This question already has an answer here:
When using coordinates in decimal degrees, how many decimal points actually make sense?
For example, say one is producing a table of locations of base camps in a report, there's no point in displaying a number like
62.946916, -135.018639 when
62.95, -135.02 is sufficient. On the other hand when giving someone a waypoint for GPS navigation
62.947, -135.019 is more warranted (manually keyed in, why type 6 digits when 3 will do?), while for locating a geocache 4 positions is desired, and 6+ for a survey stake.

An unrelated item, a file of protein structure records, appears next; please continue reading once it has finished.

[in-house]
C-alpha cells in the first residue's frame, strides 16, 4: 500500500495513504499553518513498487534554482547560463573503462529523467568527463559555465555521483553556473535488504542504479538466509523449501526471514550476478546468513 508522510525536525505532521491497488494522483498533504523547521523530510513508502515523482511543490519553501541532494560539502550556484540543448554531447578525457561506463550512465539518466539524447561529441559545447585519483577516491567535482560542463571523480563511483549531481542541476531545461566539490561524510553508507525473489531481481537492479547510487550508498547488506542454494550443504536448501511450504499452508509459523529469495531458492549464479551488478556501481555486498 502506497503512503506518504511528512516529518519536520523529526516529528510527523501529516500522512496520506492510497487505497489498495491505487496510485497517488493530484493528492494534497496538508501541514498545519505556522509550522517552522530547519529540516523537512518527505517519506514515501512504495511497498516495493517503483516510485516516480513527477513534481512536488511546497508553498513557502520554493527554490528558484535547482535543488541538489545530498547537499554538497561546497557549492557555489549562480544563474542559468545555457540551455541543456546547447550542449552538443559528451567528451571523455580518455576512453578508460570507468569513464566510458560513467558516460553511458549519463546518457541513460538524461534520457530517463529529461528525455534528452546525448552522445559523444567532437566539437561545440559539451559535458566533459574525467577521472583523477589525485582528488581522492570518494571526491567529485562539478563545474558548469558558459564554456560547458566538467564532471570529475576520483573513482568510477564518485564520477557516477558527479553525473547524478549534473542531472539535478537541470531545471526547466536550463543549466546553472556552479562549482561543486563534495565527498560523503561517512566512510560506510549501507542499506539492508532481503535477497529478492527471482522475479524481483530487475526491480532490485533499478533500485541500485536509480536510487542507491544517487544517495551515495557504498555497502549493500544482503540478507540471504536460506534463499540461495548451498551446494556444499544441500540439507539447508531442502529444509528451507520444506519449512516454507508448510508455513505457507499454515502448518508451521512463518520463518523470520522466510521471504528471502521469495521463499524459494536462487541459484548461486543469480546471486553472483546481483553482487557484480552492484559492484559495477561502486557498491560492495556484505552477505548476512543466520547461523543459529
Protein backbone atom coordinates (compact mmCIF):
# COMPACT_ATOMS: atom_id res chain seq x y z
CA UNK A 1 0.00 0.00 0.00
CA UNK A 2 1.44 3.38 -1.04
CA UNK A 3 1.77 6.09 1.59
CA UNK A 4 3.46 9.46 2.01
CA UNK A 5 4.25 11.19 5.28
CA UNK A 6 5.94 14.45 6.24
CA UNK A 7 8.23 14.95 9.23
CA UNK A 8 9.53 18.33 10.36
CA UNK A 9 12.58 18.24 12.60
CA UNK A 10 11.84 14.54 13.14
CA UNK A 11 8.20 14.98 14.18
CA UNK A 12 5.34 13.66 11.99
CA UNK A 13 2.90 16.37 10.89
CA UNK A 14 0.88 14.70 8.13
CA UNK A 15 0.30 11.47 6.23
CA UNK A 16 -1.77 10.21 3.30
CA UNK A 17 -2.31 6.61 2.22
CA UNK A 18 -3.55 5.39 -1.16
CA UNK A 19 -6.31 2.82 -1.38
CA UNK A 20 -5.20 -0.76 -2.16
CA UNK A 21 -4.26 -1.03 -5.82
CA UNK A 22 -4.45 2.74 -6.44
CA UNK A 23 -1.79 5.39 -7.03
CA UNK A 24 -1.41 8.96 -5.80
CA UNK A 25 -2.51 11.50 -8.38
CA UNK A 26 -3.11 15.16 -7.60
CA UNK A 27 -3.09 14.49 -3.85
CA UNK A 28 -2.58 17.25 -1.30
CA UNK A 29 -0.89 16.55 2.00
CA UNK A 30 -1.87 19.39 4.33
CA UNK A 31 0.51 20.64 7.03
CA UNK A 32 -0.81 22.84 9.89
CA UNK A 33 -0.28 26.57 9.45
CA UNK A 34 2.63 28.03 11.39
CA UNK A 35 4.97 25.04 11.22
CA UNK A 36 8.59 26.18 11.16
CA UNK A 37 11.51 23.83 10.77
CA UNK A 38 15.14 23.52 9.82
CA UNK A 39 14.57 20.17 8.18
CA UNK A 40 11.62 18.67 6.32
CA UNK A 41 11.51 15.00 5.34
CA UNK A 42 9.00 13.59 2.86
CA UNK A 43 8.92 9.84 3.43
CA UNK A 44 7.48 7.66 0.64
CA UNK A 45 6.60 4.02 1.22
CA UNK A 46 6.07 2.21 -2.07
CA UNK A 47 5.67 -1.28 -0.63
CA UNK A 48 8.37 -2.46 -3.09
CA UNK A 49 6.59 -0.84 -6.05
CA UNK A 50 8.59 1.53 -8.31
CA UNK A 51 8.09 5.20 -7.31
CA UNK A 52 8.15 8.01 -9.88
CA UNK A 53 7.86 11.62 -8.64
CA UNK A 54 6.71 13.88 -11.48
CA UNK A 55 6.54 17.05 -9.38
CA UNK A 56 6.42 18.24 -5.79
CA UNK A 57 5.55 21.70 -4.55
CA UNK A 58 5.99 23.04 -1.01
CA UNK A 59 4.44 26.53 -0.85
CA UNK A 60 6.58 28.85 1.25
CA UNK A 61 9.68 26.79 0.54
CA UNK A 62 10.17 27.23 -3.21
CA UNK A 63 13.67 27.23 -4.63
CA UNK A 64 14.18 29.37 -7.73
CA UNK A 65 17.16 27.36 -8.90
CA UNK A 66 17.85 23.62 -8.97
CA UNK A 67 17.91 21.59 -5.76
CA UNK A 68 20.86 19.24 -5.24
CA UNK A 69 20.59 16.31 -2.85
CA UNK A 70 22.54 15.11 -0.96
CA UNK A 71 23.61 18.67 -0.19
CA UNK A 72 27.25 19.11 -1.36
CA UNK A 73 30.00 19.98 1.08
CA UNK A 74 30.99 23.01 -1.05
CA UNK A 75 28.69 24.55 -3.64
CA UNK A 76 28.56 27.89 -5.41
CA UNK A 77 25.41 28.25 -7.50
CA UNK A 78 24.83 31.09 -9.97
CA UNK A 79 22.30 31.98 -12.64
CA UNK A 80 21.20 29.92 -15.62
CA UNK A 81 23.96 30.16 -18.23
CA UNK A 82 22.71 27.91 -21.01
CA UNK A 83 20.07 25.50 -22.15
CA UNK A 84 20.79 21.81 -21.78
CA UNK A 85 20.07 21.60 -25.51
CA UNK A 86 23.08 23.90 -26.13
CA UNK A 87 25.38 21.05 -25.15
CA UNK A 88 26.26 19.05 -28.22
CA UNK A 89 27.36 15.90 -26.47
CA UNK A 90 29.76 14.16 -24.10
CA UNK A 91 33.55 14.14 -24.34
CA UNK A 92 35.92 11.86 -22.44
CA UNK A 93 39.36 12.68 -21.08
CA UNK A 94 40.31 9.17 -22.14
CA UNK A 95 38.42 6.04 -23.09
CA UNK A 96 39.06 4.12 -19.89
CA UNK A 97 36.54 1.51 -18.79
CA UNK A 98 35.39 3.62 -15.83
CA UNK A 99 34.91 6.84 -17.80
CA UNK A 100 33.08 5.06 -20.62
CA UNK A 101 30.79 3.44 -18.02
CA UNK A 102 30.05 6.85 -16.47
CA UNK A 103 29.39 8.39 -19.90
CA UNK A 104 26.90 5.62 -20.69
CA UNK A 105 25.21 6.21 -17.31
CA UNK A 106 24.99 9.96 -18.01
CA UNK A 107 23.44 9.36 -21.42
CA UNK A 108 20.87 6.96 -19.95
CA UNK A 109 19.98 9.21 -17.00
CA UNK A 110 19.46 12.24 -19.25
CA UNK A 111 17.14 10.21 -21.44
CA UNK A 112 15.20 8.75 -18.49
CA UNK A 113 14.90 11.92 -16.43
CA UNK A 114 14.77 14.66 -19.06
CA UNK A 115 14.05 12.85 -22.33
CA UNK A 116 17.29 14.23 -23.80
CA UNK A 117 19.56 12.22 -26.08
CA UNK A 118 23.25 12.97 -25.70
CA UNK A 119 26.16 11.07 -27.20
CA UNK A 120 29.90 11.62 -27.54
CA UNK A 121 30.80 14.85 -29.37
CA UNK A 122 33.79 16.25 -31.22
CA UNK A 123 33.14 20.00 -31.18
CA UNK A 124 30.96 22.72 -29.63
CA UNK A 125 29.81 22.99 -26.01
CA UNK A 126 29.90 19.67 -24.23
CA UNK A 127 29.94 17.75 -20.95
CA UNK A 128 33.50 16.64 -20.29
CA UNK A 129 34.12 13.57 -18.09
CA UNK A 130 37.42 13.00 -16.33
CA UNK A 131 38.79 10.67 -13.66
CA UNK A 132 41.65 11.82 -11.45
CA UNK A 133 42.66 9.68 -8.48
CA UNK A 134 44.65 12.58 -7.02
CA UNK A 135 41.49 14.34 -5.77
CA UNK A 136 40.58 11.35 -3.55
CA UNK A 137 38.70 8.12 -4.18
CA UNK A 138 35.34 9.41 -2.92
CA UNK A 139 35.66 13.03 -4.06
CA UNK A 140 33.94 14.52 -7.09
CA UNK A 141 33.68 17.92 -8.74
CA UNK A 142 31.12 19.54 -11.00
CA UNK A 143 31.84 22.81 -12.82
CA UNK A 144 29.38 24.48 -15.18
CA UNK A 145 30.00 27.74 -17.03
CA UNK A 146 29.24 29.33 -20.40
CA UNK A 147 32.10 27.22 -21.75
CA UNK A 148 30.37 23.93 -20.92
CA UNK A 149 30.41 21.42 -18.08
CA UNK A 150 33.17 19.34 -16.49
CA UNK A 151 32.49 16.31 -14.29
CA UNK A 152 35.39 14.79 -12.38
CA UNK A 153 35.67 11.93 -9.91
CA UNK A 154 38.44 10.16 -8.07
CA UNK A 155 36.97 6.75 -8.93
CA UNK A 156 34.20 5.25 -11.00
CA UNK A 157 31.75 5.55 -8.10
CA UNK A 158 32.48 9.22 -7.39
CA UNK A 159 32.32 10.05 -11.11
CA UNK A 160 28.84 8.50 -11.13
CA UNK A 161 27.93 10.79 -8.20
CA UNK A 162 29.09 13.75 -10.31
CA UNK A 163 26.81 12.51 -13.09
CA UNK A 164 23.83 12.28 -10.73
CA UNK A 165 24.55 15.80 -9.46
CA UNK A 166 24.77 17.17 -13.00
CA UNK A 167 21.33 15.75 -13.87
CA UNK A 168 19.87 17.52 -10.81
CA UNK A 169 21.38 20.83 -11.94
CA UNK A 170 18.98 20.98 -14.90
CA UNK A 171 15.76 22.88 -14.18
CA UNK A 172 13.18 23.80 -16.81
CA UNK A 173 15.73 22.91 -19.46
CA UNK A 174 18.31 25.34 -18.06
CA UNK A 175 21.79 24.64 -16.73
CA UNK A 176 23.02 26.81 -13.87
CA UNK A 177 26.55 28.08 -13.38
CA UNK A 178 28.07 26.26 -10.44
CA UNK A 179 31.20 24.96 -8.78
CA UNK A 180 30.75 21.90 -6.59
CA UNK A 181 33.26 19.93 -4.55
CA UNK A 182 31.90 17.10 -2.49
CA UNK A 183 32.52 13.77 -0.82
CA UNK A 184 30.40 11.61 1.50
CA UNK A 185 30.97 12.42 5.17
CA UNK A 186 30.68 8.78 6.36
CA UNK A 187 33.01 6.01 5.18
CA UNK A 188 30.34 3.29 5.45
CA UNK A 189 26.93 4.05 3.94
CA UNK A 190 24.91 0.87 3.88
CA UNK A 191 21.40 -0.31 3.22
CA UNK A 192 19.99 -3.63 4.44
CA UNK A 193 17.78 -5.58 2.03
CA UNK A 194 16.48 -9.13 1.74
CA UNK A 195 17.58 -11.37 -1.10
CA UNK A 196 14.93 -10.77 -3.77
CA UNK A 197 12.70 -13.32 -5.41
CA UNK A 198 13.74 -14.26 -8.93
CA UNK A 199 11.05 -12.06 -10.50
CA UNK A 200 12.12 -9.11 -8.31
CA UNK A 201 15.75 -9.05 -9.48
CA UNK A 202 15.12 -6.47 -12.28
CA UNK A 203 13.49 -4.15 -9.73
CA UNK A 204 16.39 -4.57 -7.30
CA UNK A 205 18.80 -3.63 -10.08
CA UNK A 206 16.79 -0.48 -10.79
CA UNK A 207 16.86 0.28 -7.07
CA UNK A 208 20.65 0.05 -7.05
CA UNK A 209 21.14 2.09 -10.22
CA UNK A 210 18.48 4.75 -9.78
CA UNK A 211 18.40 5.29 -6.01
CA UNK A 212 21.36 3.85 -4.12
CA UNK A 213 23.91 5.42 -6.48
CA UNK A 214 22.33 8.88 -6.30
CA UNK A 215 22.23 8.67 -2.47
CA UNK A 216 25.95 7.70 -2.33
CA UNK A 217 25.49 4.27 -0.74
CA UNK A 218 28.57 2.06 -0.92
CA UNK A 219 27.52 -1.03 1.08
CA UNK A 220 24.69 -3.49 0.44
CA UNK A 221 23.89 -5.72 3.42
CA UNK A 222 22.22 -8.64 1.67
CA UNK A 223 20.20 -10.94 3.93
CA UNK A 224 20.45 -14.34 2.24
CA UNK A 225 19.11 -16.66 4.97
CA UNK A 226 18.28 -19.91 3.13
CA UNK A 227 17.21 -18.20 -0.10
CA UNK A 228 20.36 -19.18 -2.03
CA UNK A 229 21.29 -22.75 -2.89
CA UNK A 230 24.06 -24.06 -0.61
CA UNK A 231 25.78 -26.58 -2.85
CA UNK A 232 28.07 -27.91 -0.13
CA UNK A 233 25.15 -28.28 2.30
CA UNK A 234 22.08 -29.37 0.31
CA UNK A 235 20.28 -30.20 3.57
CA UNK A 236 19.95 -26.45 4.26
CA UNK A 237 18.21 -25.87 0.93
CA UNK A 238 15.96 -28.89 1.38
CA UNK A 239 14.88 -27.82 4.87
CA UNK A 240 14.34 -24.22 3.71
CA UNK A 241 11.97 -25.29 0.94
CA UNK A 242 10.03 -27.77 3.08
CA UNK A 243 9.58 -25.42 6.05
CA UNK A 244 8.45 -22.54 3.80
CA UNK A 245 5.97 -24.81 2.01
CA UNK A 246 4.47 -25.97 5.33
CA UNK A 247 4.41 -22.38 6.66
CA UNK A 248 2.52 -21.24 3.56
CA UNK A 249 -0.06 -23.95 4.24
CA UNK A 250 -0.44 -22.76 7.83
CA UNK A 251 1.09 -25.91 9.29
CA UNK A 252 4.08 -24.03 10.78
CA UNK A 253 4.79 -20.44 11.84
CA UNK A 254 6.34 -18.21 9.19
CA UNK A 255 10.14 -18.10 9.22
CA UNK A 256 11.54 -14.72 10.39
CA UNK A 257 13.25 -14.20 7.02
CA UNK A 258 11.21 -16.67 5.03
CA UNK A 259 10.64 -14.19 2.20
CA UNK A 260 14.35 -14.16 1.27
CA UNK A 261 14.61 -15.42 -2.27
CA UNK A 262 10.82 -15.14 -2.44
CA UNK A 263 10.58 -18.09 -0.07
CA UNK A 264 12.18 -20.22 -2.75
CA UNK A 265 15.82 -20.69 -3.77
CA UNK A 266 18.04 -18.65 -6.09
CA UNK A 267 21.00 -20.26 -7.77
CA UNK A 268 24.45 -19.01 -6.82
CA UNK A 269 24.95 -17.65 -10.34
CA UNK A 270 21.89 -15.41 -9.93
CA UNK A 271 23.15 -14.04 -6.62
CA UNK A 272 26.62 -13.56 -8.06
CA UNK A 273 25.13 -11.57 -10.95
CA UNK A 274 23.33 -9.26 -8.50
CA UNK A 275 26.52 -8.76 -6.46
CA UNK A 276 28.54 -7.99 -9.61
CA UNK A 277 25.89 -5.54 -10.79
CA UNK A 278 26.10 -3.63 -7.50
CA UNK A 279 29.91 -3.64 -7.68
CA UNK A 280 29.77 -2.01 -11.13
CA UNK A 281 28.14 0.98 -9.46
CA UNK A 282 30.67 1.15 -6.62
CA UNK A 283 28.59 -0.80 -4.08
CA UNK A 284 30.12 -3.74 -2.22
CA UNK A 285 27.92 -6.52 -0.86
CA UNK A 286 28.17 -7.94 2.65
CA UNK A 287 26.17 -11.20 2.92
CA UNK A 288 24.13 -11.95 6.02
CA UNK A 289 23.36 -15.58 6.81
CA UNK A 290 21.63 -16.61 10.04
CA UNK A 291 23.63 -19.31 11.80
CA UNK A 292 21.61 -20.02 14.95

In other words, what is the easiest way to determine for any given purpose how many decimal places should be displayed?
There are technical answers at Algorithm for offsetting a latitude/longitude by some amount of meters, but they're not readily adaptable to a quick reference handbook style of usage. I'm looking for a handy chart to refer to like "the nth decimal place is X distance in ground units (at Y latitude)", or "the nth decimal place is X distance in ground units (at ___ major city/landmark)".